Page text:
CHAPEL HILL — As evidenced by Kiplinger's once again ranking UNC-Chapel Hill the best value in public higher education, higher education in North Carolina remains stronger and more accessible than in most other state university systems. But such rankings ultimately ask the wrong questions. They fail to ask whether the best public universities remain affordable in absolute terms.
They also allow legislators and administrators in states such as North Carolina to justify massive budget cuts and tuition increases in already trying economic times, employing the logic that we are "still outperforming our peers."
Take, for example, the comment by UNC-Chapel Hill Chancellor Holden Thorp that "what's cool about Carolina is that it really took three years of the crisis before we got to this point, whereas around the country you were seeing scenes like this play out three years ago."
As a senior undergraduate at Chapel Hill, I respect the chancellor's leadership on a number of fronts. But his perspective on tuition is myopic. Future generations will little note that it took us three years before we raised tuition to the exorbitant levels of our peers. Can't the country's best public university do better than "cool" when it comes to access and affordability?
Comparisons, like Kiplinger's, to peer institutions may say something about competitiveness, but they say little about whether we are upholding the principle of a truly public education. What this ranking means is that we are losing our ethos of "University of the People" at a slower rate than the universities of Virginia or Michigan. That is not good enough.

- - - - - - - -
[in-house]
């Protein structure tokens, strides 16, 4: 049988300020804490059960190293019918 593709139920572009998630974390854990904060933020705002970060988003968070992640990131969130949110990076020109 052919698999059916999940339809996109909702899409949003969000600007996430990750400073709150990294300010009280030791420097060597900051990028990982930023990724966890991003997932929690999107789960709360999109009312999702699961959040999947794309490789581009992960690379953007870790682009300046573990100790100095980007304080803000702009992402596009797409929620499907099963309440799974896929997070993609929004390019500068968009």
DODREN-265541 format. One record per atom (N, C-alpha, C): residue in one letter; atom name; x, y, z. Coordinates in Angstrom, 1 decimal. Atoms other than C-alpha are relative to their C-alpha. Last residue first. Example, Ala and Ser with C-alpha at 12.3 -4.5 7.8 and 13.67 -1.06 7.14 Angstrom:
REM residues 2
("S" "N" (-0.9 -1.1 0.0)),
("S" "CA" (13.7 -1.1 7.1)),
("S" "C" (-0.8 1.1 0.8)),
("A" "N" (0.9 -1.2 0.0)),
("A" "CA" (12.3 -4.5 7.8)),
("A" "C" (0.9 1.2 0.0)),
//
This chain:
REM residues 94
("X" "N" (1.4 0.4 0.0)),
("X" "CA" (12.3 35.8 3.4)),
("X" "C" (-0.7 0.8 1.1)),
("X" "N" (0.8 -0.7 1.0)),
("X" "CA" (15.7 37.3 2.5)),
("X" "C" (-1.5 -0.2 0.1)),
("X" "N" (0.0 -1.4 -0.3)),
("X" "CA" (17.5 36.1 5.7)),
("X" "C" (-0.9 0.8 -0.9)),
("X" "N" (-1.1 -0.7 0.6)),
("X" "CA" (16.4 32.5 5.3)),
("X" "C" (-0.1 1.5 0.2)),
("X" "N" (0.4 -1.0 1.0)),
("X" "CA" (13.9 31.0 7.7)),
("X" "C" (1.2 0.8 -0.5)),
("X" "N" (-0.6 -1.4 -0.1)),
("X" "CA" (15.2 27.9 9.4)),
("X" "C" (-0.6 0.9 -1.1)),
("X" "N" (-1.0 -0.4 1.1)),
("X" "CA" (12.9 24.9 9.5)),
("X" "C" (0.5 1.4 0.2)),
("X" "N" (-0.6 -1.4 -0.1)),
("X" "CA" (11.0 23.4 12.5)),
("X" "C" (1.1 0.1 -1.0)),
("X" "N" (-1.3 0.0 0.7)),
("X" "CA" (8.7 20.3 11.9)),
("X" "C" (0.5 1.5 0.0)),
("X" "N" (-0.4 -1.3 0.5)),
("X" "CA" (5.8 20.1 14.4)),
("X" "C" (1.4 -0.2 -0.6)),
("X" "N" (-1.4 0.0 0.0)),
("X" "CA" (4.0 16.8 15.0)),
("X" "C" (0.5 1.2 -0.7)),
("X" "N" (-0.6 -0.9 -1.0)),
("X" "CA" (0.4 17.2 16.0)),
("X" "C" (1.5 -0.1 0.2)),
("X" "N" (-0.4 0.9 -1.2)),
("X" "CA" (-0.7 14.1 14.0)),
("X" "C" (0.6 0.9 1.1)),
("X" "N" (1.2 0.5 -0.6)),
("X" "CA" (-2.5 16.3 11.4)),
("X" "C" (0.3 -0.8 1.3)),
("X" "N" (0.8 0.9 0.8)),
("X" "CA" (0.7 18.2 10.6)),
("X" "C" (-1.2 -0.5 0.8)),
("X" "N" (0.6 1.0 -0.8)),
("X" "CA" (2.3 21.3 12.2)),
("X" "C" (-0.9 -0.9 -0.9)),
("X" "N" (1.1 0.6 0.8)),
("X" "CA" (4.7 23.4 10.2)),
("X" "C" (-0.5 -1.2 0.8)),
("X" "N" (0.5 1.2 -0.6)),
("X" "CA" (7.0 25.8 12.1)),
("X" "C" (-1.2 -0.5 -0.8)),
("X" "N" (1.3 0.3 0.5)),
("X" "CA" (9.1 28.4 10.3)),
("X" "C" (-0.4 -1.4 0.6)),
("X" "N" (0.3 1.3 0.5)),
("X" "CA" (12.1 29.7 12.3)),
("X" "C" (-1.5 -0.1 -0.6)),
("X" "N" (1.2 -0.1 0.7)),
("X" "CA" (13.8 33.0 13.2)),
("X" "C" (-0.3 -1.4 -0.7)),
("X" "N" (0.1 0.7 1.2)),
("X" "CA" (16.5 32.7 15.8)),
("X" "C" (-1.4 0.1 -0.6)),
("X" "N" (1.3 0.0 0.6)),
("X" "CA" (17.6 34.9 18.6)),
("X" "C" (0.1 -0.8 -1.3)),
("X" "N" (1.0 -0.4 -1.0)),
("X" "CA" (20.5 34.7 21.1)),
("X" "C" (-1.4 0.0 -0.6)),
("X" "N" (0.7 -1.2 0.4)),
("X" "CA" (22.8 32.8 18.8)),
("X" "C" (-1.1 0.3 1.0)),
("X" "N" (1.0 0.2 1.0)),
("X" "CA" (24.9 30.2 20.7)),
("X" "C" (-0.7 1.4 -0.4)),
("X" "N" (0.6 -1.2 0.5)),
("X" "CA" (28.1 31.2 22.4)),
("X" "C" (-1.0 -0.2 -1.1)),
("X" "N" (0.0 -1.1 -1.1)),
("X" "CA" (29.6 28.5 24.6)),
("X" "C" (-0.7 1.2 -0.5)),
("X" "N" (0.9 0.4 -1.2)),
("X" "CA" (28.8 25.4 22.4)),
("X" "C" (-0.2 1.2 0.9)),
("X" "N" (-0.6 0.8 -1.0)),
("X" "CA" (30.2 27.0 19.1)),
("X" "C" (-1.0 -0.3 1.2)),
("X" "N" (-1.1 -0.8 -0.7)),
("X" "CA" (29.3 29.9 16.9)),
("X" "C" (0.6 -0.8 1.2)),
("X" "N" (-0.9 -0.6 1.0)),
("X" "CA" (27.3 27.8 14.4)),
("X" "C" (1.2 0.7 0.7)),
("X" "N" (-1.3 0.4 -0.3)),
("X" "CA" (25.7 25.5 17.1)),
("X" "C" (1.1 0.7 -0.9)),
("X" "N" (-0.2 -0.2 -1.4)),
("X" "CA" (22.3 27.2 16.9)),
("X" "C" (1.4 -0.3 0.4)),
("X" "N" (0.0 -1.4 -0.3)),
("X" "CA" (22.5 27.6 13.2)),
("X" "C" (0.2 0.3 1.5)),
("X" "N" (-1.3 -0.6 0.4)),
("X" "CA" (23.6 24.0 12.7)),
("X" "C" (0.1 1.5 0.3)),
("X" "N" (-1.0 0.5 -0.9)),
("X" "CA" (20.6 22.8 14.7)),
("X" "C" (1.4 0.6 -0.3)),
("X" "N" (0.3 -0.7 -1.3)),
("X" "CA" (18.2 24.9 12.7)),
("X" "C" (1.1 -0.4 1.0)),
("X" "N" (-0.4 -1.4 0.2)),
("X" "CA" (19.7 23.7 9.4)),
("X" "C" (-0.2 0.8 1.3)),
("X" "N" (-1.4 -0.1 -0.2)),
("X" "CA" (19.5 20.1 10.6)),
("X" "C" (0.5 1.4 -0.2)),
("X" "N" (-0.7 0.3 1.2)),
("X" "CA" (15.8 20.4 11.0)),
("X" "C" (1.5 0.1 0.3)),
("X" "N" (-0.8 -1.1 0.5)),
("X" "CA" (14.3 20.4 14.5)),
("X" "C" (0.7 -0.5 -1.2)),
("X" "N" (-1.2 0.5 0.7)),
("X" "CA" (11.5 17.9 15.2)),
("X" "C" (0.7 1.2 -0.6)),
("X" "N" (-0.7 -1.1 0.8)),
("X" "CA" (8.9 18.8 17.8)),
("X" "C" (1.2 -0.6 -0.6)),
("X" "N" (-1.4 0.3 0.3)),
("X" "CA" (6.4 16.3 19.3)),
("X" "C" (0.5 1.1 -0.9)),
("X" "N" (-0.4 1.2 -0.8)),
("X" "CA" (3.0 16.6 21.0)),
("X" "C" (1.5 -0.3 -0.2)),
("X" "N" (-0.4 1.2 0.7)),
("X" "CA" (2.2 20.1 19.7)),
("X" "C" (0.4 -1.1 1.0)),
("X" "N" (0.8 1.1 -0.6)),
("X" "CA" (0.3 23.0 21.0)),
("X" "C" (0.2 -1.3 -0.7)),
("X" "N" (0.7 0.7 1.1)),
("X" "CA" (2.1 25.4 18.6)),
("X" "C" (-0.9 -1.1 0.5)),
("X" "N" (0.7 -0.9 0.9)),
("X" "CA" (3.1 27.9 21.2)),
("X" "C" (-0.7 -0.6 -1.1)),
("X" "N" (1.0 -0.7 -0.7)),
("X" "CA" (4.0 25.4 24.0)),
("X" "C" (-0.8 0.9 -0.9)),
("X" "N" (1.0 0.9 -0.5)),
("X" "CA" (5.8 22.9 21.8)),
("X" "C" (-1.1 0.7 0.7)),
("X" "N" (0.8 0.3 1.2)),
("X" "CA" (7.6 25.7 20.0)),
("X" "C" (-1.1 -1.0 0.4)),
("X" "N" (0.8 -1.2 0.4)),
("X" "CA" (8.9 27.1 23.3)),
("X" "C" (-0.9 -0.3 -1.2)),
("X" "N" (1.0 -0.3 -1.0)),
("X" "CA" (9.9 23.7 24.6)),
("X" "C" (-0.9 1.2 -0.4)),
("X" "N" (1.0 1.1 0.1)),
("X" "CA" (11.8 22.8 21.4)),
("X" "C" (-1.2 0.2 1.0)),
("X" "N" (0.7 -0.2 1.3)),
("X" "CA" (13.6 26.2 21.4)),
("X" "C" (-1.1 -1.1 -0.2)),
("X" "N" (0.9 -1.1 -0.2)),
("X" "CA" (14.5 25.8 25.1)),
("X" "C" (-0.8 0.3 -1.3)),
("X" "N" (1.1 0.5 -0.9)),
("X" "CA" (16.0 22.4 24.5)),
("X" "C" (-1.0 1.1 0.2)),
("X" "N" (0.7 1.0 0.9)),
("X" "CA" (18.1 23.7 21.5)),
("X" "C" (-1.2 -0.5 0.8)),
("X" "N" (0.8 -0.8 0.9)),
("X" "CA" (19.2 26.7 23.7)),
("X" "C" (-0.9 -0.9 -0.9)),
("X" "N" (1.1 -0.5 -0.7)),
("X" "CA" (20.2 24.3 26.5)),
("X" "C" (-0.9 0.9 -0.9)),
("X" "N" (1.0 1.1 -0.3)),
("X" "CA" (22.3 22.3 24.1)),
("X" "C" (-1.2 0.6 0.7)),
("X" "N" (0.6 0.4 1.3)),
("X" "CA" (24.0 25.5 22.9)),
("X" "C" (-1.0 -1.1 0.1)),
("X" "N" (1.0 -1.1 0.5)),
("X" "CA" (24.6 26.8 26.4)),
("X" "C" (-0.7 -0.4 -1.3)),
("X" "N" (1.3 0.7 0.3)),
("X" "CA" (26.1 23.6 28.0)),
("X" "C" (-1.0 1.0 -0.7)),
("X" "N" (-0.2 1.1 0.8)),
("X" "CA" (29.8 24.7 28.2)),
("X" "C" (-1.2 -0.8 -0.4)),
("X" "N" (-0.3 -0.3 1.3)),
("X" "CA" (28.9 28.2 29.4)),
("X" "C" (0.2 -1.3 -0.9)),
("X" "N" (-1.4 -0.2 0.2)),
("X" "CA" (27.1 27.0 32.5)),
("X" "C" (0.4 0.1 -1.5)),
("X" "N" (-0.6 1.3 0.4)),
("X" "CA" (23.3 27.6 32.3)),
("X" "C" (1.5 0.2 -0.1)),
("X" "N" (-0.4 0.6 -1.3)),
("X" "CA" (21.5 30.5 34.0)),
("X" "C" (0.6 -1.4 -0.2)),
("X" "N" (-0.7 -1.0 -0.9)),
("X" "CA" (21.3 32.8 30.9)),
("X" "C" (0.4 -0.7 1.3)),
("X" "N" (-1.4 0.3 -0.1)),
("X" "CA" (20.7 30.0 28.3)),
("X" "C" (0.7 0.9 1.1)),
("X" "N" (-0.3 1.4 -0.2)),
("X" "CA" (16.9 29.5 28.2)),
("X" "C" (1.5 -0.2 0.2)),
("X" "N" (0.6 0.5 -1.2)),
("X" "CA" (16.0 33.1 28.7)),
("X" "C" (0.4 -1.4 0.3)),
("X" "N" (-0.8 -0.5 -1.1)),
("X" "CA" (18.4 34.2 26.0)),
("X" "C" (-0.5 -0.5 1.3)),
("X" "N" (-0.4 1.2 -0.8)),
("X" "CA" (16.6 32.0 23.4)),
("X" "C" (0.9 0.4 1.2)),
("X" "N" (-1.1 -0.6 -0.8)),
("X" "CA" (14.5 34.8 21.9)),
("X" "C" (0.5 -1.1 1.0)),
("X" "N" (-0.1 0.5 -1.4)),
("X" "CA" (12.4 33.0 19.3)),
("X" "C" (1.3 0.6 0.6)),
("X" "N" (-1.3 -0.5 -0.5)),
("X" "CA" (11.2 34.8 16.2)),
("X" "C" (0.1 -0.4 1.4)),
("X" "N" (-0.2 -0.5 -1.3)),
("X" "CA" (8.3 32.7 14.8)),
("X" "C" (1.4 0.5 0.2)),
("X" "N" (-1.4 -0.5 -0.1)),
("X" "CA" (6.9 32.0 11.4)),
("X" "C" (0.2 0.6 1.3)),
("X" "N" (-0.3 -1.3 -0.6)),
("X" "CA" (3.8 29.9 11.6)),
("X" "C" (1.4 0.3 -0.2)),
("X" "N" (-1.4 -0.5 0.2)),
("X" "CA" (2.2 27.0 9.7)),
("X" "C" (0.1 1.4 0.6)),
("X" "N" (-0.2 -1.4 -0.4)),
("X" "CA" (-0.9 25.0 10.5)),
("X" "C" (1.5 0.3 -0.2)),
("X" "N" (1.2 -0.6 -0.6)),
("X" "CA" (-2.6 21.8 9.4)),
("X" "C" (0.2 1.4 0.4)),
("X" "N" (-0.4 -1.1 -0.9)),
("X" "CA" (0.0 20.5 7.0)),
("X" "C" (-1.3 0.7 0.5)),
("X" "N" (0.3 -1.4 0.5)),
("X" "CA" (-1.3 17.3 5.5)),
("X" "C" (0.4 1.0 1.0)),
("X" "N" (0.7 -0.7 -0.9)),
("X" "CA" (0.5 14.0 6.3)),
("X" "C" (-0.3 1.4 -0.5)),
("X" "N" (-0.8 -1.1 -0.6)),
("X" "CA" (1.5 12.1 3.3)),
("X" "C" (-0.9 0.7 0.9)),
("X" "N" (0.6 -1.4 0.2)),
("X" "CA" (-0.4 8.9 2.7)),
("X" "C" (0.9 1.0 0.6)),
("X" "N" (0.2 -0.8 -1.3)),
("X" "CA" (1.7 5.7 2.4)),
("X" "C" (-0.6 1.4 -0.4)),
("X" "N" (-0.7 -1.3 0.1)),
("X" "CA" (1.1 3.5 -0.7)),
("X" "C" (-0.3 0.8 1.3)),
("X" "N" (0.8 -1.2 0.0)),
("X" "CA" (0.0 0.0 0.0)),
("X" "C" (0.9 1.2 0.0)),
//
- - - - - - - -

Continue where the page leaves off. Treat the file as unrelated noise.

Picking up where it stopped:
What if we compared UNC-Chapel Hill to itself? How would today's Carolina score against the Carolina of a recent past?
Consider the following, from the university's Office of Institutional Research and Assessment: Since 2003, the number of students taking out loans has increased by nearly 47 percent. The total debt accumulated by borrowers has increased by over 40 percent since the same year. And the total cost of attendance is now 17.6 percent of the median family income of a Carolina student, compared with 11 percent in 1995.
All of this despite laudable efforts, like the Carolina Covenant, to provide loan-free aid to needy students.
As Mary Cooper, the student body president, told the campus Board of Trustees on Nov. 16, "It is easy to call ourselves the University of the People during years of budget stability, but the values we purport to hold are measured by our commitment to them during hardship."
In the coming months, as the UNC System Board of Governors meets to discuss tuition hikes proposed around the state, and as legislators consider next year's budget, our leaders need to ask a question more difficult than Kiplinger's: Is this state honoring its commitment - constitutionally mandated - to public and accessible higher education?
Gregory Randolph is majoring in religious studies and South Asian studies at UNC-Chapel Hill. He is a former N&O "Our Lives" contributor and a Raleigh native.